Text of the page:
Resist. Oppose. Fight. To keep them out must be our collective goal; and be assured, bears will play our part in this.”
“All this we cannot deny. We do claim that humility; and we understand your scepticism.
We evolved on Earth, as you did. We are bound to Earth, by blood, by culture, and by history; 500 years cannot break those claims.
Not everything that humanity did resulted in imbalance.
Our ancestors left Earth to enable their mistakes to be remedied. None of us alive today were responsible for those mistakes. We are doing the best we can for our children and our species. This is all that can be said of you too, in the course of ordinary survival.
Whatever level of intelligence we have is our blessing, and our curse.
We offer ourselves as collaborators for the future. We urge you to set binding controls on our population, our pollution, and our use of resources.
Will you not give us a second chance?”
Thus the Council concluded.
And shortly afterwards, the pathfinder ships began their descent to Earth.
John D Gray, 26 March 2018
This piece sprang out of a Terra Two workshop at the Quaker meeting house in York.
In particular, I drew inspiration from the prospect of two species (bears and humans) connecting in some way; and by the idea that if NASA is thinking about colonising Mars, what if humans were to re-colonise Earth one day?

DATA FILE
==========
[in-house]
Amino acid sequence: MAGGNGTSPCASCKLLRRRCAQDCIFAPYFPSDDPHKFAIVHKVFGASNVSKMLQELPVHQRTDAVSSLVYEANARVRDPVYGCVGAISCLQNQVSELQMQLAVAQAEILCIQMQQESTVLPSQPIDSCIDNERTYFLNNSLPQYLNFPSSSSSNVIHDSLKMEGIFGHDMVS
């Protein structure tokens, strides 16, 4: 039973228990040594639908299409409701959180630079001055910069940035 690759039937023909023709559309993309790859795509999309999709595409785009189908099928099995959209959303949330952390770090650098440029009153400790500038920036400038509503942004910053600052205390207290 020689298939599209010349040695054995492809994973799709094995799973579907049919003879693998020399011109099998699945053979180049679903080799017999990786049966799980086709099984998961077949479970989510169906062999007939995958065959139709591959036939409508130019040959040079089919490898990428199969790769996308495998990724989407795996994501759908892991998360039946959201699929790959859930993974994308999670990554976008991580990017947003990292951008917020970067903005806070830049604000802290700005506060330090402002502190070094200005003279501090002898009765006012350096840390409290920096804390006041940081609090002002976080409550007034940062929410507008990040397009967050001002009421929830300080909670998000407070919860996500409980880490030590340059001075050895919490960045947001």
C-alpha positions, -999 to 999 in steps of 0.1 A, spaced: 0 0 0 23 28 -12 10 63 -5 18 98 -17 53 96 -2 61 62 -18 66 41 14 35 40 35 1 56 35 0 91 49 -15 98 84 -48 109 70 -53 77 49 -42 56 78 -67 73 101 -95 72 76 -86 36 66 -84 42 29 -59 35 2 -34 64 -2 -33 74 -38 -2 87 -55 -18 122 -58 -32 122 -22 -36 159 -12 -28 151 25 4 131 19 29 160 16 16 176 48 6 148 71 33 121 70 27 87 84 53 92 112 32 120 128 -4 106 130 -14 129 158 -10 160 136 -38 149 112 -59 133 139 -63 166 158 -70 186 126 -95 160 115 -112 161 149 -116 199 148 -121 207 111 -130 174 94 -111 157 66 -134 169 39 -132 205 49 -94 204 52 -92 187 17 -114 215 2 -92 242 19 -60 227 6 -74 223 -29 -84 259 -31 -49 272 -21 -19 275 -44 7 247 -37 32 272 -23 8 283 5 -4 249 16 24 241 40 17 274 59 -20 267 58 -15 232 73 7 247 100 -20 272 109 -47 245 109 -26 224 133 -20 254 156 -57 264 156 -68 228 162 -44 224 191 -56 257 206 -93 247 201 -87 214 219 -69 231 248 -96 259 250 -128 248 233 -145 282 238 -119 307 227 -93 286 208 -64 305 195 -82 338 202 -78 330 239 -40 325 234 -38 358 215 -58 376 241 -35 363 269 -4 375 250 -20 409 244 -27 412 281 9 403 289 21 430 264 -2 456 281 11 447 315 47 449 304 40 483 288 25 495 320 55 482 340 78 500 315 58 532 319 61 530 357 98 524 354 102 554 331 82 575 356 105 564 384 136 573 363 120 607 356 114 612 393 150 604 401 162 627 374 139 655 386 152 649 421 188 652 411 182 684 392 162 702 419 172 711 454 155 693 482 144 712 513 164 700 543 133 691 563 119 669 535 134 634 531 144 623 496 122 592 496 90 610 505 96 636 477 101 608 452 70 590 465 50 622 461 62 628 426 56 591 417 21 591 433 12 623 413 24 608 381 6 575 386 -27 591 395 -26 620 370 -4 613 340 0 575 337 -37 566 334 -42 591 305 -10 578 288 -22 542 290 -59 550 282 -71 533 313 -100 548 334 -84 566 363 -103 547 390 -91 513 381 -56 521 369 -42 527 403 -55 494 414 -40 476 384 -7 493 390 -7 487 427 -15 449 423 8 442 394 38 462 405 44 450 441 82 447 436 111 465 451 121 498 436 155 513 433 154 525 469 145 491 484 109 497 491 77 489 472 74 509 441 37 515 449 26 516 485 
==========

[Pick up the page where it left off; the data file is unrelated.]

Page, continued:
I’m a fan of Arthur C Clarke and the non-violence of some of his space encounters (e.g. The Songs of Distant Earth); I’m interested in everyday environmental changes that we in the early 21st century can make in our lives; and I drew on my experience of advocacy and debate in creating the Council pleadings.
My earlier drafts had imagined a genuine dialogue between bears and humans once humans had settled in Yellowstone. But these versions seemed forced, and required too much stretch of the imagination – that bears could talk, and that they could remember why humans had left Earth 500 years previously! So in the end I chose what seemed a more plausible scenario; perhaps if I write more sci-fi I might get more confident about proposing the not-yet-possible.
But the title “Conditional” from those earliest drafts still feels relevant. It’s a “what-if” story; the ambiguity of the ending leaves it open as to the chances of humans mucking it up a second time; and the bears’ attitude to humans would be conditional on their behaviour.
My hope is that readers’ sympathies get pulled each way – pro-bear, pro-human – as they read each side’s argument. I hope the ending leaves readers tantalised and wondering whether the pathfinders truly have learnt humility. And I hope that readers can imagine what needs to change in today’s society to avoid this imagined scenario ever becoming fact.
After all, Ray Bradbury commented that he didn’t so want to predict the future, as to prevent it.
John D Gray is an executive coach, trainer, and part-time lecturer at the University of York’s Centre for Applied Human Rights. He writes for work, and for pleasure. He is a member of a local York green group Planet South Bank; he’s a Quaker; and he’s a parent, husband, reader, walker and music-maker.